3 Ways to Deal with Sensory Overload at The Dentist

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3 Ways to Deal with Sensory Overload at The Dentist

3 Ways to Deal with Sensory Overload at The Dentist

Introduction

Visiting the dentist can be an uncomfortable experience for anyone, but it’s often extra difficult for children and adults who have autism. The practitioner’s office is full of potential for sensory overload, from the bright lights to the unfamiliar sounds to the strange sensations of having other people clean and check your mouth.

Fortunately, I’ve had the privilege to work in family dentistry for 17 years, and I can assure you that it’s very possible for autistic patients to avoid sensory overload and have a positive experience at the dentist’s office. Here are three simple tips you can follow to feel comfortable while taking care of your dental health.

1) Speak with Your Dentist Beforehand

Special care dentistry is a growing field that most dentists are now required to have at least some understanding of. That means that most dentists will have at least some knowledge of how to make an autistic patient more comfortable. You should always call your dentist (or at least their office) before an appointment and communicate your needs and any concerns you have about setting up an appointment. In most cases, they will make accommodations – and if they don’t, it’s time to find a new practitioner!

 

Here are a few things a dentist might do to help you deal with the potential of sensory overload:

  1. Schedule a familiarization appointment (as described in the last section)
  2. Schedule your main appointment during an off hour or on an off day, so that there are fewer patients and staff members in the office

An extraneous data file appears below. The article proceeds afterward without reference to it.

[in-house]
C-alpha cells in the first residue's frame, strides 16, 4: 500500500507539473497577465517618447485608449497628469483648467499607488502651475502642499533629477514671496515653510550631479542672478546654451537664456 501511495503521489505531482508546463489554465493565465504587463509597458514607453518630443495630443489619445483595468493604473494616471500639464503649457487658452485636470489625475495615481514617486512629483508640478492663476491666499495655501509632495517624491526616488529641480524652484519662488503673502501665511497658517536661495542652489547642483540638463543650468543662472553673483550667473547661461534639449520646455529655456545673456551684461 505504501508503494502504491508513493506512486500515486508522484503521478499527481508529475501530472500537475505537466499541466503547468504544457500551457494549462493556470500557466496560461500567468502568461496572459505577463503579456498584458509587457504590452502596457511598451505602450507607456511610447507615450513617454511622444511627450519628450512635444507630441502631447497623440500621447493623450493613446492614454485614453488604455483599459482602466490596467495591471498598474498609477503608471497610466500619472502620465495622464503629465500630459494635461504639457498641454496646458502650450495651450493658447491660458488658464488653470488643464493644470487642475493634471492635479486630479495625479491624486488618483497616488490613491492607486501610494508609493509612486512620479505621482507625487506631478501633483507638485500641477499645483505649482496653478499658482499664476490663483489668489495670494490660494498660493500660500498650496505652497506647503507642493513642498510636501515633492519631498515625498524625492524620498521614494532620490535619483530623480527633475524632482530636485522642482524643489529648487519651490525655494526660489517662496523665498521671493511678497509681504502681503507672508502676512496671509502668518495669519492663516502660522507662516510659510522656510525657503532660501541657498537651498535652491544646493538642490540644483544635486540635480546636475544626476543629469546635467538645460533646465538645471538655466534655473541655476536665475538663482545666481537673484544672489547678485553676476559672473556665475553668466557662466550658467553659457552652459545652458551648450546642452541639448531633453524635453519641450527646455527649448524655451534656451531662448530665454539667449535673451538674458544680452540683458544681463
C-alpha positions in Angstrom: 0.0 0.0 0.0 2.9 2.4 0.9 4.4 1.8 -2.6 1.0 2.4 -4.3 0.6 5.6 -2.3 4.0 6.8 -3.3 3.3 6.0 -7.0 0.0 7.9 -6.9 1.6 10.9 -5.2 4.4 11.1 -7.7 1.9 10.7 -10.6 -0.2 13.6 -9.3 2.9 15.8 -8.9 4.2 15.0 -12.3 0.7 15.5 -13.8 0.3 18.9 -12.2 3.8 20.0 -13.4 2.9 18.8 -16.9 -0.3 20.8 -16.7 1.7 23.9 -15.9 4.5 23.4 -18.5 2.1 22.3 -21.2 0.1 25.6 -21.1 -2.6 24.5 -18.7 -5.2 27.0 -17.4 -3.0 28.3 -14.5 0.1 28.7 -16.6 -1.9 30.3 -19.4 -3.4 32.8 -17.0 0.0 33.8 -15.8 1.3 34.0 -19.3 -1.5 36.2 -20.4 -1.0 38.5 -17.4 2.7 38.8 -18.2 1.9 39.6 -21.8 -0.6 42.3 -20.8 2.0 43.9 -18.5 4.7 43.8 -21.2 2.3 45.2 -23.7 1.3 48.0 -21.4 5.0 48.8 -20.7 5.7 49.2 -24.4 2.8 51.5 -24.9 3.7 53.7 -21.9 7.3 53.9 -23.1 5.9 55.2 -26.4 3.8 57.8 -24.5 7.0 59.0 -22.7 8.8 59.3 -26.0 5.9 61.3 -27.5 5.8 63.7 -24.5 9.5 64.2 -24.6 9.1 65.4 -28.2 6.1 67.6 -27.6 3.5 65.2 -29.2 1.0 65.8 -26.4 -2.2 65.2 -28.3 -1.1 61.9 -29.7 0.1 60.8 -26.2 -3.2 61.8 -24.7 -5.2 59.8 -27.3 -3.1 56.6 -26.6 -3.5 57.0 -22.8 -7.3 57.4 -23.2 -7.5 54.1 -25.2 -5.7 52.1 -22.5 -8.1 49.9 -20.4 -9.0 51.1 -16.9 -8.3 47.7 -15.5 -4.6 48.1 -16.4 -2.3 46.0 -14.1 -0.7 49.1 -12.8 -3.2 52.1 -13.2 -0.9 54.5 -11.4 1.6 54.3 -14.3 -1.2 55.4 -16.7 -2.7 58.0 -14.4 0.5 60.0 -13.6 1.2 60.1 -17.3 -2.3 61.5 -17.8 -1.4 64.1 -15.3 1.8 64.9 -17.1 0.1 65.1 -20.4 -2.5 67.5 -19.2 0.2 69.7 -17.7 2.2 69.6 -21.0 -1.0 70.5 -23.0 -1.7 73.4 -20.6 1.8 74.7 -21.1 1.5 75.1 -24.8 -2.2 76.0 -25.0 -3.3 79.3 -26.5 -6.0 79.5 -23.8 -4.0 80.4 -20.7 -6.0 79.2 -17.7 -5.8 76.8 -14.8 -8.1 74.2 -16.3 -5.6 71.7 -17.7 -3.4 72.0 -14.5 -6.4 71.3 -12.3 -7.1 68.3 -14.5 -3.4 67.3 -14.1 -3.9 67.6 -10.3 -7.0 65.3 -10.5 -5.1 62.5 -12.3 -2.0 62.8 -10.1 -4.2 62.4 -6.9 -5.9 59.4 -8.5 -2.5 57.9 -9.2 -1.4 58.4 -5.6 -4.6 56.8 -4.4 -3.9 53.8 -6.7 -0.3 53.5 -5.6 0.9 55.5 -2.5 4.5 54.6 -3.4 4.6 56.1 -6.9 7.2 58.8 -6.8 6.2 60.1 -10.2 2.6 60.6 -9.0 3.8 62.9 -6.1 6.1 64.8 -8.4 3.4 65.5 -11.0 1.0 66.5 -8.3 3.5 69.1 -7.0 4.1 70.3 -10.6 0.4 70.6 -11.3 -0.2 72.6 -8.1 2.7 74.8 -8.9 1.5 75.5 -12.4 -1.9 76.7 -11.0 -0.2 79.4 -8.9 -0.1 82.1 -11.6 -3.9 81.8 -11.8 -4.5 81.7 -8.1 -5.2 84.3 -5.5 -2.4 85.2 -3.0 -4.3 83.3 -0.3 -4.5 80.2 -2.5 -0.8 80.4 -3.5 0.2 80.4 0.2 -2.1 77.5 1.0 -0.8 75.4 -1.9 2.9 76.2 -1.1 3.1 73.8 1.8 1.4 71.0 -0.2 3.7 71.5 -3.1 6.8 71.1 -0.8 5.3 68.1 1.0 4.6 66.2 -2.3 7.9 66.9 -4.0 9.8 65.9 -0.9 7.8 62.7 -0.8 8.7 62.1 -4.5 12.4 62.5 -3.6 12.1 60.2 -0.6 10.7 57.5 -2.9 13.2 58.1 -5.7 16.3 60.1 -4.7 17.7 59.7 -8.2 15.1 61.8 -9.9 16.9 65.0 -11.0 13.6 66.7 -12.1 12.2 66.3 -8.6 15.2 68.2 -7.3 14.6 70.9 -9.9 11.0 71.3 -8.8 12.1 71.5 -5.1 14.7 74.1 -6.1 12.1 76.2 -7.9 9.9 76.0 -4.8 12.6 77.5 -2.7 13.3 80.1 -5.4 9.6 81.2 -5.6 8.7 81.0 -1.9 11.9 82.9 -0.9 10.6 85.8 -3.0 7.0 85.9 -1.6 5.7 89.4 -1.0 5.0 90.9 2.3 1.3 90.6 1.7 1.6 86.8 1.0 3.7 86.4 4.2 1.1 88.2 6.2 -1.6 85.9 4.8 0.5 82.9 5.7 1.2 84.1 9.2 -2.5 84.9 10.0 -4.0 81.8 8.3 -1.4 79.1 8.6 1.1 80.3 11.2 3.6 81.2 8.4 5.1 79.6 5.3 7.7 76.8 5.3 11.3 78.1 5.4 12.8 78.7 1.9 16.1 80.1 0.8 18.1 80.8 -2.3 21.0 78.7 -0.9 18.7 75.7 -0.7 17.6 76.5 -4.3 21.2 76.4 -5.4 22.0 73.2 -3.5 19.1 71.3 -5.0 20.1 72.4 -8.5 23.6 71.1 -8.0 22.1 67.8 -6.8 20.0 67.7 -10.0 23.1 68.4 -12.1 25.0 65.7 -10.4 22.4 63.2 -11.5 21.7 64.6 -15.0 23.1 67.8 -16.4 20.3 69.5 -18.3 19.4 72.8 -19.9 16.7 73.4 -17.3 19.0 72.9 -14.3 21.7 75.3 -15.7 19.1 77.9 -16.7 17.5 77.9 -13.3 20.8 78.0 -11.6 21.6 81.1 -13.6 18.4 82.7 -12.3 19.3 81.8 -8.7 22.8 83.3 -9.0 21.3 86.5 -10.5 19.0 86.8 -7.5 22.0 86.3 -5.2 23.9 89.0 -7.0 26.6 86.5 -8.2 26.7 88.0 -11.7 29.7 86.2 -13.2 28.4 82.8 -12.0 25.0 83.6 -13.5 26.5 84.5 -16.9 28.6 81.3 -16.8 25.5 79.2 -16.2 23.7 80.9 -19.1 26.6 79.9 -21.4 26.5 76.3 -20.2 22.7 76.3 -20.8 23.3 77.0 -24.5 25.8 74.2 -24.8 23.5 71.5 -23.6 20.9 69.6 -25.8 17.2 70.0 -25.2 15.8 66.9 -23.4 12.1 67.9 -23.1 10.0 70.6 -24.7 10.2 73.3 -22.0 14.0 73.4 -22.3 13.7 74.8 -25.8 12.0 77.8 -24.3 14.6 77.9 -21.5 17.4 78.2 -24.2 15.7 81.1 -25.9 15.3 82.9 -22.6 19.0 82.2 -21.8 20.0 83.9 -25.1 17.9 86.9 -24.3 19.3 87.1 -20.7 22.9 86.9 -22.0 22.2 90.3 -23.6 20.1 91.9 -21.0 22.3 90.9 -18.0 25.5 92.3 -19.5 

3. Use a preferred toothpaste flavor that you’re already comfortable and familiar with
  4. Provide you with a comfortable blanket (possibly even a weighted blanket) to use during the appointment
  5. Provide you with sunglasses so that the bright lights don’t seem as bright
  6. Provide you with noise-cancelling headphones that will play soothing sound effects or music

They may also be able to accommodate specific needs – after all, no one knows what makes you comfortable better than you do!

2) Practice Familiarization at Home

This is a piece of advice that we mainly recommend for child patients who are going to the dentist office for the first time, although parts of it may help adults as well. As you’re no doubt already aware, many autistic people struggle with sensory overload when they’re forced to spend time in an unfamiliar location, dealing with too many unfamiliar experiences at once.

Teaching sensory calming strategies at home can help children feel more comfortable with the idea of the dentist’s office. Some parents use videos or photos found online, or possibly storybooks about going to the dentist, to make their children more comfortable with the office and with what goes on during a dentist’s appointment. Some turn it into a game, where the parent acts as the dentist and the child plays themselves, going through the steps of a normal appointment procedure. This is an especially good way to work through some of the physical aspects of their visit: have your child lie flat with their hands on their stomach and practice opening their mouth as wide as they can.

Doing whatever you can to familiarize yourself with the dentist’s appointment at home will give you one less thing to worry about once you’re actually sitting in the practitioner’s chair.

3) Schedule A Familiarization Appointment

Familiarization appointments, sometimes known as desensitization appointments, are perhaps the best way for autistic patients to avoid sensory issues at the dentist. This is simply an appointment at which no dental work is carried out, where the dental practitioner can show the patient the operating theater, introduce them to the staff they’ll be working with, and explain the function of every piece of equipment in the room. As the name implies, the idea is to familiarize yourself with the sensory “feel” of the environment so that it’s less overwhelming during the actual checkup.

CONCLUSION

Most dentists, like myself, want to do everything we can to make our patients’ visits into positive experiences. We know how scary going to the dentist can be, especially for those who experience sensory overload, and all we want is to make sure you feel comfortable coming back for regular checkups so that you can have a healthy life free of tooth pain and discomfort. So, communicate with your dentist regularly, make sure they can accommodate any special needs or concerns you have, and remember: you are your own best advocate!